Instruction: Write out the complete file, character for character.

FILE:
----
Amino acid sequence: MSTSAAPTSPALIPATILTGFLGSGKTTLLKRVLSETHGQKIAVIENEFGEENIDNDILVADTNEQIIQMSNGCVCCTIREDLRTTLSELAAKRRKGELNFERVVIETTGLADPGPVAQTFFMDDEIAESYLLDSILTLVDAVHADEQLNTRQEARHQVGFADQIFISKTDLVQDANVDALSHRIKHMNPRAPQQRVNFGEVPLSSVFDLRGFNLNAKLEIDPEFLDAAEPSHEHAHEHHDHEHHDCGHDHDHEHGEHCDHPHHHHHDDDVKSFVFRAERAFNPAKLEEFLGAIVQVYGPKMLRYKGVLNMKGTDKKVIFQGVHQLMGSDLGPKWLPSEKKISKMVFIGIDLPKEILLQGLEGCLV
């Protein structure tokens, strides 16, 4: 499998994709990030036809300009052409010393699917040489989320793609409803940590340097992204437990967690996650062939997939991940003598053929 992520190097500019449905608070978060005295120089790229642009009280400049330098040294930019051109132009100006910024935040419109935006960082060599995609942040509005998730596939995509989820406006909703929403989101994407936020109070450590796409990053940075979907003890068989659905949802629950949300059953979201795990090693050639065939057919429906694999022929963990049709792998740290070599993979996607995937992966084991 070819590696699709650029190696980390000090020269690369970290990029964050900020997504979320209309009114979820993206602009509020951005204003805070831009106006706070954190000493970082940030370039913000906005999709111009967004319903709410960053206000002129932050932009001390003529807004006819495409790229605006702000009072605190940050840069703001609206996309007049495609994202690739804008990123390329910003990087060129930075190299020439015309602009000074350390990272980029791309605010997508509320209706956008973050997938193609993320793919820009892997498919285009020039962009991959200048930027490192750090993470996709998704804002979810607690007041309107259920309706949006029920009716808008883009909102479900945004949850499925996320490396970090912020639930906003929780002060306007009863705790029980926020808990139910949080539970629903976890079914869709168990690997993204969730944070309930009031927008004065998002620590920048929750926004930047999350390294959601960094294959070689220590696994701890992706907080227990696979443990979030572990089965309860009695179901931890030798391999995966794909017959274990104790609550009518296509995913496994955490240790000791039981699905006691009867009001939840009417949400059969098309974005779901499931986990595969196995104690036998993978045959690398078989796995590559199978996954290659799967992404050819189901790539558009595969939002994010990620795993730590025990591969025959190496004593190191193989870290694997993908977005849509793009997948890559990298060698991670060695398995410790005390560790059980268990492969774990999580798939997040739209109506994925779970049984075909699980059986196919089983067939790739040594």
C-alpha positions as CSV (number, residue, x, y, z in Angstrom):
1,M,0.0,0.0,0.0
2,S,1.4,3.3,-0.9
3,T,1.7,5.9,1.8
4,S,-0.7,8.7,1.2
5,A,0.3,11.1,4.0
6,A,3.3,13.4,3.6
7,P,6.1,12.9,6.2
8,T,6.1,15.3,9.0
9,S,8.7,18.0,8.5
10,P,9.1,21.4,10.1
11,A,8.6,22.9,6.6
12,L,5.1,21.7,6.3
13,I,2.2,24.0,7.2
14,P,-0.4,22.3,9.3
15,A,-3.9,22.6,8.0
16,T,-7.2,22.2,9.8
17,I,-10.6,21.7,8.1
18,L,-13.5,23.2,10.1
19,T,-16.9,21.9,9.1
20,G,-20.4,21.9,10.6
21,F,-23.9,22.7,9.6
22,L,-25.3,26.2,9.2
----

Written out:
Amino acid sequence: MSTSAAPTSPALIPATILTGFLGSGKTTLLKRVLSETHGQKIAVIENEFGEENIDNDILVADTNEQIIQMSNGCVCCTIREDLRTTLSELAAKRRKGELNFERVVIETTGLADPGPVAQTFFMDDEIAESYLLDSILTLVDAVHADEQLNTRQEARHQVGFADQIFISKTDLVQDANVDALSHRIKHMNPRAPQQRVNFGEVPLSSVFDLRGFNLNAKLEIDPEFLDAAEPSHEHAHEHHDHEHHDCGHDHDHEHGEHCDHPHHHHHDDDVKSFVFRAERAFNPAKLEEFLGAIVQVYGPKMLRYKGVLNMKGTDKKVIFQGVHQLMGSDLGPKWLPSEKKISKMVFIGIDLPKEILLQGLEGCLV
């Protein structure tokens, strides 16, 4: 499998994709990030036809300009052409010393699917040489989320793609409803940590340097992204437990967690996650062939997939991940003598053929 992520190097500019449905608070978060005295120089790229642009009280400049330098040294930019051109132009100006910024935040419109935006960082060599995609942040509005998730596939995509989820406006909703929403989101994407936020109070450590796409990053940075979907003890068989659905949802629950949300059953979201795990090693050639065939057919429906694999022929963990049709792998740290070599993979996607995937992966084991 070819590696699709650029190696980390000090020269690369970290990029964050900020997504979320209309009114979820993206602009509020951005204003805070831009106006706070954190000493970082940030370039913000906005999709111009967004319903709410960053206000002129932050932009001390003529807004006819495409790229605006702000009072605190940050840069703001609206996309007049495609994202690739804008990123390329910003990087060129930075190299020439015309602009000074350390990272980029791309605010997508509320209706956008973050997938193609993320793919820009892997498919285009020039962009991959200048930027490192750090993470996709998704804002979810607690007041309107259920309706949006029920009716808008883009909102479900945004949850499925996320490396970090912020639930906003929780002060306007009863705790029980926020808990139910949080539970629903976890079914869709168990690997993204969730944070309930009031927008004065998002620590920048929750926004930047999350390294959601960094294959070689220590696994701890992706907080227990696979443990979030572990089965309860009695179901931890030798391999995966794909017959274990104790609550009518296509995913496994955490240790000791039981699905006691009867009001939840009417949400059969098309974005779901499931986990595969196995104690036998993978045959690398078989796995590559199978996954290659799967992404050819189901790539558009595969939002994010990620795993730590025990591969025959190496004593190191193989870290694997993908977005849509793009997948890559990298060698991670060695398995410790005390560790059980268990492969774990999580798939997040739209109506994925779970049984075909699980059986196919089983067939790739040594």
C-alpha positions as CSV (number, residue, x, y, z in Angstrom):
1,M,0.0,0.0,0.0
2,S,1.4,3.3,-0.9
3,T,1.7,5.9,1.8
4,S,-0.7,8.7,1.2
5,A,0.3,11.1,4.0
6,A,3.3,13.4,3.6
7,P,6.1,12.9,6.2
8,T,6.1,15.3,9.0
9,S,8.7,18.0,8.5
10,P,9.1,21.4,10.1
11,A,8.6,22.9,6.6
12,L,5.1,21.7,6.3
13,I,2.2,24.0,7.2
14,P,-0.4,22.3,9.3
15,A,-3.9,22.6,8.0
16,T,-7.2,22.2,9.8
17,I,-10.6,21.7,8.1
18,L,-13.5,23.2,10.1
19,T,-16.9,21.9,9.1
20,G,-20.4,21.9,10.6
21,F,-23.9,22.7,9.6
22,L,-25.3,26.2,9.2